Submission from Professor Sir Martin Evans
There is a confusion of the use of terminology
and I attempt to provide a clarification of the use of the terms
chimaera (chimera) and hybrid (with cybrid) as currently used
in the context of mammalian cell biology.
Human embryos and human cells in cultureincluding
human embryonic stem cellsneed to be clearly distinguished.
Experiments involving chimaerism of experimental
animals (including embryos) with human cells will be an essential
tool in advancing the possibilities of stem cell based tissue
therapy. These studies will be mainly with stem and precursor
cells which are not embryonic stem cells although they may or
may not have been derived from them. "Reach-through"
regulation from HFEA is undesirable and probably impractical.
In the White Paper "Review of Human
Fertilisation and Embryology act December 2006" paragraphs
2.79 to 2.83 consider embryos combining human and nonhuman material.
I consider that there is a lack of clarity in definition, which
adds to the amount of concern being expressed.
1. Biological experiments which combine two
distinct cells or their components fall into at least three categories
Two or more distinct, intact cell lines are
combined to contribute to a structure. An example would be a chimaeric
mouse made by aggregating two early embryos. This mouse (sometimes
called tetraparental) has in most if not all its tissues and organs
cells from both sources. These cells interact and cooperate, but
do not combine or exchange genetic material. (As an exception,
in certain tissuesmost noticeably, the skeletal musclebecause
there is a natural process of cell fusion during development the
cells in the tissue contain genetic material from both the original
embryos.) Such chimaeric mice are also made by adding embryonic
stem cells to an early mouse embryo and here, the resulting mouse
has tissues containing cells originating from the embryonic stem
cells. Thus a chimaera in this usage of the term does not imply
chromosomal or genetic mixing. Although most experimental mammalian
chimaeras have been made from embryos or cells of the same or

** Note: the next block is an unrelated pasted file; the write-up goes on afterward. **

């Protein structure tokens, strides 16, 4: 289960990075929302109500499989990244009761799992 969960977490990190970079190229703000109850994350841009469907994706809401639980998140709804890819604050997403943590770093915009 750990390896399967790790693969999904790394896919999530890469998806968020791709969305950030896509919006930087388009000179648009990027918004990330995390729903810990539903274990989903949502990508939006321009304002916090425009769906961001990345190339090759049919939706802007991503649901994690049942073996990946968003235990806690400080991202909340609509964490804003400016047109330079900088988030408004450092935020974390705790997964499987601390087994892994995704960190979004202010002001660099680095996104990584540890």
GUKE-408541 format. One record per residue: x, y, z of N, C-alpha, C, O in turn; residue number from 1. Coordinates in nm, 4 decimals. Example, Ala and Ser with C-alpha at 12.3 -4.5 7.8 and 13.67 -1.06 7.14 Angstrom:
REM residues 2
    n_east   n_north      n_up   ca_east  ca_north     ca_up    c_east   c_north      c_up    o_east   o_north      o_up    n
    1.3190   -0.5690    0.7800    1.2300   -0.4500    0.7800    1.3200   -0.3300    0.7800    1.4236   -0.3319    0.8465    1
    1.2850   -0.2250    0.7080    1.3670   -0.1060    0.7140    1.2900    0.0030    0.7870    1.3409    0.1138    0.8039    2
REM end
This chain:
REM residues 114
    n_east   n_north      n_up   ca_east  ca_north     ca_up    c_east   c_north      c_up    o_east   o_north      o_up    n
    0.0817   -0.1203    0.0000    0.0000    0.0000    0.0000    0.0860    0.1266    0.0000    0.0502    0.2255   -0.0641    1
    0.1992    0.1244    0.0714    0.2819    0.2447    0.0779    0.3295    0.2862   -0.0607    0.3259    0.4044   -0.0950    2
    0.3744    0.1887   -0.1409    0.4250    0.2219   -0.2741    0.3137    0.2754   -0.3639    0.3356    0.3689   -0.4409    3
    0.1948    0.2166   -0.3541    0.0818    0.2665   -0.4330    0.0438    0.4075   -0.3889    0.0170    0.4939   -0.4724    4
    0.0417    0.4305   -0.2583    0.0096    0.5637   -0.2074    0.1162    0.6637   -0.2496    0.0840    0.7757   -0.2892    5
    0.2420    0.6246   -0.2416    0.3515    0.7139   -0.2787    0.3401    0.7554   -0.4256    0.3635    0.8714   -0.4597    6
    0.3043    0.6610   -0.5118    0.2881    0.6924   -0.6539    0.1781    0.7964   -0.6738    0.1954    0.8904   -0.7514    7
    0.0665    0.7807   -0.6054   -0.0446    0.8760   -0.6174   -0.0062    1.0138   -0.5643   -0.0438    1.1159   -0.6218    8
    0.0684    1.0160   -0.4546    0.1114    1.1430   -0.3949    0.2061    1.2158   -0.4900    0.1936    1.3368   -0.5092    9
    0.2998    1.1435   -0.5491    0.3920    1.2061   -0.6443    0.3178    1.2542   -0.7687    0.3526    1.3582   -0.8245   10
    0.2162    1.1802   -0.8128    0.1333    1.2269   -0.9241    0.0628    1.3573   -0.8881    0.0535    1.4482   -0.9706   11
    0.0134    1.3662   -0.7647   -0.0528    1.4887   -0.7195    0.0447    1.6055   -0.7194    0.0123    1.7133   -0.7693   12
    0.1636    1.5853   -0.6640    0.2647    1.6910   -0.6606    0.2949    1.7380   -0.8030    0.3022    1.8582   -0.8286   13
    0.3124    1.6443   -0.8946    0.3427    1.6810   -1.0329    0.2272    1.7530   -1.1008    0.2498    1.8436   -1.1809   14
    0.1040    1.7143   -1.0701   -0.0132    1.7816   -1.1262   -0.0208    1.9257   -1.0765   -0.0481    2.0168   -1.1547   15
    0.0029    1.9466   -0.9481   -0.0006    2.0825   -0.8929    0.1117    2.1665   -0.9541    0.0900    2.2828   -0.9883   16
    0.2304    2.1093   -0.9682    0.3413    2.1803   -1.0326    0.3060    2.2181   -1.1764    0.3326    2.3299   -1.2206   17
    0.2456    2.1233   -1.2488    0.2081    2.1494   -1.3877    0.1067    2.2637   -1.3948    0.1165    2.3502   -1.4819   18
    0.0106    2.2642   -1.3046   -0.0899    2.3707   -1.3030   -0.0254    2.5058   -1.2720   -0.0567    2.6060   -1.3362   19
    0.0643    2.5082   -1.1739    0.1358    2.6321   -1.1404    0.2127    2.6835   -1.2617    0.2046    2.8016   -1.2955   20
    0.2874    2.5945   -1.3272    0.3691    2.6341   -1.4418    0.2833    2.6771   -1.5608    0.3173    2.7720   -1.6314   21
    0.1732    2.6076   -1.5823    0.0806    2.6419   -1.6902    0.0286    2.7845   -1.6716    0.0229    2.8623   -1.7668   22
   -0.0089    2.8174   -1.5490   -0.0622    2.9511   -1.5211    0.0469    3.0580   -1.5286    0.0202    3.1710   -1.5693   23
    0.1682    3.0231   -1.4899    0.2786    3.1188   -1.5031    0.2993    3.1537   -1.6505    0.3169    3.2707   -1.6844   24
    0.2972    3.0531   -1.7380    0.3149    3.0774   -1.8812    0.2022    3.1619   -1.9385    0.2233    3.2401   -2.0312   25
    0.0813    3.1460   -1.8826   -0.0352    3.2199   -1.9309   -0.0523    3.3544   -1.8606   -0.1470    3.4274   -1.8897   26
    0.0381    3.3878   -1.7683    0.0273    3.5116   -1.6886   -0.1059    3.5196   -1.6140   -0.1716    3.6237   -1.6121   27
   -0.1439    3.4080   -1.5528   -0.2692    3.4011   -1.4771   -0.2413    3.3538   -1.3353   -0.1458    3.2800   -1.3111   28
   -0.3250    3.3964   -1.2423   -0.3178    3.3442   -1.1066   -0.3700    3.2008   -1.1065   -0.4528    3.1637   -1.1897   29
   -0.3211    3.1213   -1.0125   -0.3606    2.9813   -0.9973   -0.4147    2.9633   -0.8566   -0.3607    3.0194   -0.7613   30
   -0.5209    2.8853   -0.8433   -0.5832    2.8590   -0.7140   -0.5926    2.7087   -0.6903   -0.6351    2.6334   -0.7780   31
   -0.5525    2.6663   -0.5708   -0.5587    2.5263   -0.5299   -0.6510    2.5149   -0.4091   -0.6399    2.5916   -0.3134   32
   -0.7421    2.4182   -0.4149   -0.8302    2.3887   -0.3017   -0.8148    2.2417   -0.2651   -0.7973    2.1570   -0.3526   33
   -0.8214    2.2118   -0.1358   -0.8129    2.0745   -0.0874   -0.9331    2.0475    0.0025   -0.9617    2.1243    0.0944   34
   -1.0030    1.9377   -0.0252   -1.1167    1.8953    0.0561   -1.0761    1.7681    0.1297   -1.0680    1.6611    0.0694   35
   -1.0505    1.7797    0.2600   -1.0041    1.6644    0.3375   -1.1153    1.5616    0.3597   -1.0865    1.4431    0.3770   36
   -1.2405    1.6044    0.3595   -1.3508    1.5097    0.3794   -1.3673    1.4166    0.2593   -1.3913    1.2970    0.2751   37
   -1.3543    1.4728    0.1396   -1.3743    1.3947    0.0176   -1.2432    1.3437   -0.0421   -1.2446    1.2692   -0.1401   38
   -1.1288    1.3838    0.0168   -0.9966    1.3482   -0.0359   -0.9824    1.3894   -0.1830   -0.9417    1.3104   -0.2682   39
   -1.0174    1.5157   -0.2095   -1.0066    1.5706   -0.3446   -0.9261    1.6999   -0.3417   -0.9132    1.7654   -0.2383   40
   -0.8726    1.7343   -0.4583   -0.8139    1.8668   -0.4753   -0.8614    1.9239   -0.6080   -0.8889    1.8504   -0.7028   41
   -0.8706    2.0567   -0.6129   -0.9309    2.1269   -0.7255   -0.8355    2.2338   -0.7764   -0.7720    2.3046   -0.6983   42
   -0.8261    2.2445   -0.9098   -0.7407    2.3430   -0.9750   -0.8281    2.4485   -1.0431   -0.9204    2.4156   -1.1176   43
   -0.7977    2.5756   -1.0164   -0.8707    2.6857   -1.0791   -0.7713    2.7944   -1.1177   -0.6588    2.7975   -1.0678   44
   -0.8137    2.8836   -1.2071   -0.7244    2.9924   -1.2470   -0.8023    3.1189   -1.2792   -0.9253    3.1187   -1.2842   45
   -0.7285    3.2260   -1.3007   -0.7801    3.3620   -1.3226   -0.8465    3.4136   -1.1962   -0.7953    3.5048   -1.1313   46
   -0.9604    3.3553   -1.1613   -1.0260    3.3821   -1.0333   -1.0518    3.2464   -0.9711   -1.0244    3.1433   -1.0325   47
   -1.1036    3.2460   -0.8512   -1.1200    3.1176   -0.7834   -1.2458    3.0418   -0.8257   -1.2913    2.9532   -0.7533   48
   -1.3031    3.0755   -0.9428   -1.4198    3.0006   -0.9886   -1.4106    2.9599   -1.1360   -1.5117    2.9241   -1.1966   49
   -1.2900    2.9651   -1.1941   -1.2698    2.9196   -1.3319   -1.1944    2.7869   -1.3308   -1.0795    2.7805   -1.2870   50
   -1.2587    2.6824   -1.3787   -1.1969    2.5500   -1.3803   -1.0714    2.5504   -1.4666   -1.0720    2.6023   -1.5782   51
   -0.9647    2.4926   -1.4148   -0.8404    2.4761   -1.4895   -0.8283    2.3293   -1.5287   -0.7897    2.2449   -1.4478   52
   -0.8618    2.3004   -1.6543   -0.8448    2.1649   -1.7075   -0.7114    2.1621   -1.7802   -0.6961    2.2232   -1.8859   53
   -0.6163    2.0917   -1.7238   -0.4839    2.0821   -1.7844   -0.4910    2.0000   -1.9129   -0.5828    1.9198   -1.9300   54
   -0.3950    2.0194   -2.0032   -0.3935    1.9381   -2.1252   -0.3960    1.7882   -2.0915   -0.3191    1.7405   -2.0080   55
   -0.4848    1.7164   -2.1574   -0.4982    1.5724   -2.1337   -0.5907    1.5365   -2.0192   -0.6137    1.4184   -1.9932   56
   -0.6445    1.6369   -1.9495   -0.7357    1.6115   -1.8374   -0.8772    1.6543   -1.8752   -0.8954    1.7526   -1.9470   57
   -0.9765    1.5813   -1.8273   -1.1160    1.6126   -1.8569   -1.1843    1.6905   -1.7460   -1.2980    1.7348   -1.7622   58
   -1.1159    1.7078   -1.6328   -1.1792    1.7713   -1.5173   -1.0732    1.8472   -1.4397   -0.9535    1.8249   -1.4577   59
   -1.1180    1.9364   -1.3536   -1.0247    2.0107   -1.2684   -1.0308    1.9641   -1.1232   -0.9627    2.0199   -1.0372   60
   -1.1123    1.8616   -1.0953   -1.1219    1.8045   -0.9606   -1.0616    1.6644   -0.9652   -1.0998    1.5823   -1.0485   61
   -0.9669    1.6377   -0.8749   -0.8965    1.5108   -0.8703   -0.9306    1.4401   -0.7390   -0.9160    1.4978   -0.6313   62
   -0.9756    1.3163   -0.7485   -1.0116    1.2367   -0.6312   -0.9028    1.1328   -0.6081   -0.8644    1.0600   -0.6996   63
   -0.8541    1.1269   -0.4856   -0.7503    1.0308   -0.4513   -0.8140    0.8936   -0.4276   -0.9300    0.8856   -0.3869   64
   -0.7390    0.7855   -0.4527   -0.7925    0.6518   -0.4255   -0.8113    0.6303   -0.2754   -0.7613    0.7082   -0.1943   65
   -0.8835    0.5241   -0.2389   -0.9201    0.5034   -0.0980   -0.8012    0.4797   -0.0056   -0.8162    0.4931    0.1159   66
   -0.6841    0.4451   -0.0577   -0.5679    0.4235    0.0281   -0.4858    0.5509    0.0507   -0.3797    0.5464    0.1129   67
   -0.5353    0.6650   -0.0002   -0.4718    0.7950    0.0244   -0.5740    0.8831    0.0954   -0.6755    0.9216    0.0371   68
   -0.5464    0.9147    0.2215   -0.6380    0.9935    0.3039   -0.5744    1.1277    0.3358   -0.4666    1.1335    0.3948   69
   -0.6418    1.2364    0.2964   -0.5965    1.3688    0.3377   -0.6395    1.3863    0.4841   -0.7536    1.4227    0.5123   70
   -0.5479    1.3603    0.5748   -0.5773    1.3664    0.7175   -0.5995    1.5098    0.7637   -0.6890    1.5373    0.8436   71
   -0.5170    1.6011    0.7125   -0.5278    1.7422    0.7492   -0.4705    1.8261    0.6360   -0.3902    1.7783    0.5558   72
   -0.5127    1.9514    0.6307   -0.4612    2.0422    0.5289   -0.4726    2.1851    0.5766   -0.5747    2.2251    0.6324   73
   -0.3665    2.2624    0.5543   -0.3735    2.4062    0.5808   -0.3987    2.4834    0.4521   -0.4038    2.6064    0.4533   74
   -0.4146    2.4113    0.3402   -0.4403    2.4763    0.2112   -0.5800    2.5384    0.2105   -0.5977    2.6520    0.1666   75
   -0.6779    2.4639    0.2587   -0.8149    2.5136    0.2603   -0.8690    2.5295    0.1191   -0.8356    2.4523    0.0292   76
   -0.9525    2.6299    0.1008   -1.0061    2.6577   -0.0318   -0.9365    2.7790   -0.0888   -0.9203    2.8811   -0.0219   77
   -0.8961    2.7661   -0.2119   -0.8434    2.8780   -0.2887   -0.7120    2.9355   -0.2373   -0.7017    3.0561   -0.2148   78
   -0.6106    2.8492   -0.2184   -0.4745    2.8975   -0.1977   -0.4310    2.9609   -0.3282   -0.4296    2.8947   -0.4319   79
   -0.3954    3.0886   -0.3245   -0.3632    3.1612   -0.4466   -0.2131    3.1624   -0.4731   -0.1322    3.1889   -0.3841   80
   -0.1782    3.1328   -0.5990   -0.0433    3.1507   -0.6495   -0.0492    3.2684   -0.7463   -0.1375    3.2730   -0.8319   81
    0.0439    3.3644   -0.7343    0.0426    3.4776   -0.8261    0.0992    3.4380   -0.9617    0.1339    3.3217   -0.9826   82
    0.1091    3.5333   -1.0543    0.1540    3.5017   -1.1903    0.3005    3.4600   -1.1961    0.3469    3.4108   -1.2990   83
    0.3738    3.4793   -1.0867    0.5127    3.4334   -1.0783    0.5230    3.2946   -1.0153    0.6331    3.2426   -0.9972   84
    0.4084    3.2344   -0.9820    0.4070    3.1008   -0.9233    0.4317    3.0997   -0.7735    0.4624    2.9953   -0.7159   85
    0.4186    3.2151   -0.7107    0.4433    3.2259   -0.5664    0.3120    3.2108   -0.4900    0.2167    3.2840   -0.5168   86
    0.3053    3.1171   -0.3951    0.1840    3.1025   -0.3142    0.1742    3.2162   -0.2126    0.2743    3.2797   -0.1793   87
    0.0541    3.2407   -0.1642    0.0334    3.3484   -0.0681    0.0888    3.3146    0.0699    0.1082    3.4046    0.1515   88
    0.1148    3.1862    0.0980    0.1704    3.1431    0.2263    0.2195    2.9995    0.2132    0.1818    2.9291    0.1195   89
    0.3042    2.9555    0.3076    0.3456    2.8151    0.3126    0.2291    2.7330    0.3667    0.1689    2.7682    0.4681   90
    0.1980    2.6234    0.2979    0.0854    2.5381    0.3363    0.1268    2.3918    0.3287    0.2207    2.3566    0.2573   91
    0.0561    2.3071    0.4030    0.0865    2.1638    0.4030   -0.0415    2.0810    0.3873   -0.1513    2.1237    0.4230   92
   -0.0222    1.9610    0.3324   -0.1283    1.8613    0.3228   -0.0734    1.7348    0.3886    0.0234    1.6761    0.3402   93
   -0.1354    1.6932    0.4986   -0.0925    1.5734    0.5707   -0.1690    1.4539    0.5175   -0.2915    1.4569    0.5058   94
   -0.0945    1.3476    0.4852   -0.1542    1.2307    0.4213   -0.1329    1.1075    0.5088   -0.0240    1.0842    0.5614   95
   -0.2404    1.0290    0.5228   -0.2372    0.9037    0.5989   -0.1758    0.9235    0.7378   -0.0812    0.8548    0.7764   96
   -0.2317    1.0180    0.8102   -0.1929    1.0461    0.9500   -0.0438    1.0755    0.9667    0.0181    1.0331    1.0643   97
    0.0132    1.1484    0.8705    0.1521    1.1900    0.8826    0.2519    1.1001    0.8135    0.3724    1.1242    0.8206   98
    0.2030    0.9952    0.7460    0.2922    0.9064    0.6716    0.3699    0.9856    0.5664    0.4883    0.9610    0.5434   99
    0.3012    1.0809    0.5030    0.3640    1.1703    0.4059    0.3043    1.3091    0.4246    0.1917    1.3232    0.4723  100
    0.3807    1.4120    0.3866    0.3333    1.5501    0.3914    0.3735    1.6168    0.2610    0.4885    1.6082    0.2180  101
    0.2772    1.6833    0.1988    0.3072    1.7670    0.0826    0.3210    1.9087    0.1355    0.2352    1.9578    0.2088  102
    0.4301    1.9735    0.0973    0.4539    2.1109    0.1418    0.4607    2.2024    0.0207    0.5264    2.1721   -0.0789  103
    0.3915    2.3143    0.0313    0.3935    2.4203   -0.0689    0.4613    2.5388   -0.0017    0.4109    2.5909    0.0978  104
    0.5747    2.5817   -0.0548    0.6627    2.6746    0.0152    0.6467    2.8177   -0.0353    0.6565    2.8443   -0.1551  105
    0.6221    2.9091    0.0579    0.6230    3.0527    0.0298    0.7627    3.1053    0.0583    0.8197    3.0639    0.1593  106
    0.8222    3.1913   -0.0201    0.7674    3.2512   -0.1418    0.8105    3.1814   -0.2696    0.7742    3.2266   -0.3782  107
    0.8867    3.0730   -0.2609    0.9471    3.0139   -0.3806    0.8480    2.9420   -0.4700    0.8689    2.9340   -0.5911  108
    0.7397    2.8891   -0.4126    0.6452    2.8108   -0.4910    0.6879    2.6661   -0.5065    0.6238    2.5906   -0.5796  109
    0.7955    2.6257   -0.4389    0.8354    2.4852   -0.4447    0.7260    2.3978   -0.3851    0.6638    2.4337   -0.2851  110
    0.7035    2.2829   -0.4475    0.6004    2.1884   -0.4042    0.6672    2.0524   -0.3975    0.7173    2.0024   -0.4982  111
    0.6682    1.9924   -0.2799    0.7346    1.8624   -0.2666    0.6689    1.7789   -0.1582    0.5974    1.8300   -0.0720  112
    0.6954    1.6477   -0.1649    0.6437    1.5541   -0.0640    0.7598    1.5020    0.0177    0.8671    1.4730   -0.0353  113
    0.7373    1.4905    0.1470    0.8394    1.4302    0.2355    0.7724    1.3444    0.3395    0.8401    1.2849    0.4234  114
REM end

closely allied species one series of experiments inadvertently
used mouse ES cells to make mouse-rat chimaeras.(1) These, in
contrast to mouse-mouse chimeras, had a very small contribution
from the foreign component. Earlier experiments to make rat and
mouse chimaeras using early embryo manipulation also failed to
produce extensive chimaerism in viable offspring.(2)
Two or more distinct cells are fused togethercell
hybridisation. This is usually an in vitro procedure and has been
used extensively between species to derive cell lines with partial
chromosomal contributions from one of the partners in order to
carry out somatic cell genetics. It has also been used between
cells of diverse differentiated type in order to study the controls
of differentiation. These hybrid cells, whether or not grown into
a cell line contain an admixture of the genetic material from
both original partners.
Components (less the nucleus) of one cell are
fused into another cell with its nucleus. Conversely, the nucleus
may be added back to the cytoplasm (without the nucleus) of another
cell. In vitro, the product of this technology has been termed
a cybrid (cytoplasm hybrid) and experiments of this sort have
been largely used to attempt to study controls of differentiation.
This is also the technique used in SCNT of a somatic cell nucleus
into an enucleated oocyte. Thus this technique is essentially
making a cybrid. The cell, contributing the cytoplasm (ie the
oocyte) provides no chromosomal genetic material.
2. Necessity of regulation
2.1 I would also like to submit that legislation
and regulation should seek to permit and indeed promote scientific
progress, but must prevent misuse. In this context, the only area
for foreseeable serious misuse of experiments which combine human
and animal material, particularly in an embryo, are those which
involve allowing development in vivo.
2.2 There are several problematic scenarios.
The one which would involve development of an experimentally manipulated
embryo in a human is, and should be, outlawed. The other is allowing
development of an extensively humanised embryo in vivo in another
species. This needs to be tightly regulated. Regulated, but not
outlawed because there are potentially very important studies,
which will be needed if and when embryo produced cells approach
3. Distinction between ES cells and embryos
3.1 In this context, I believe that it is
very important to differentiate between human embryos and human
embryonic stem cells, and between their use entirely in vitro
and in embryo manipulation. Tissue culture cellsno matter
their developmental potentialare not embryos. I consider
that the attempt to regulate the use of entirely properly derived
cells and cell lines by a "reach-through" from the HFEA
regulations is misguided. Regulation is entirely appropriate at
the stage of use of human embryos. Regulation will also be entirely
necessary at the stage of human therapeutic application of the
products of stem cells. Between the two the UK could benefit by
using the lightest possible touch. It is also pertinent to observe
that cell cultures intended for therapeutic applications in tissue
therapy will not be ES cells but populations of precursor cell:
their differentiated derivatives. These cells may or may not have
arisen from human embryos at their effectiveness will need to
be tested in animal modelsie in chimaeras.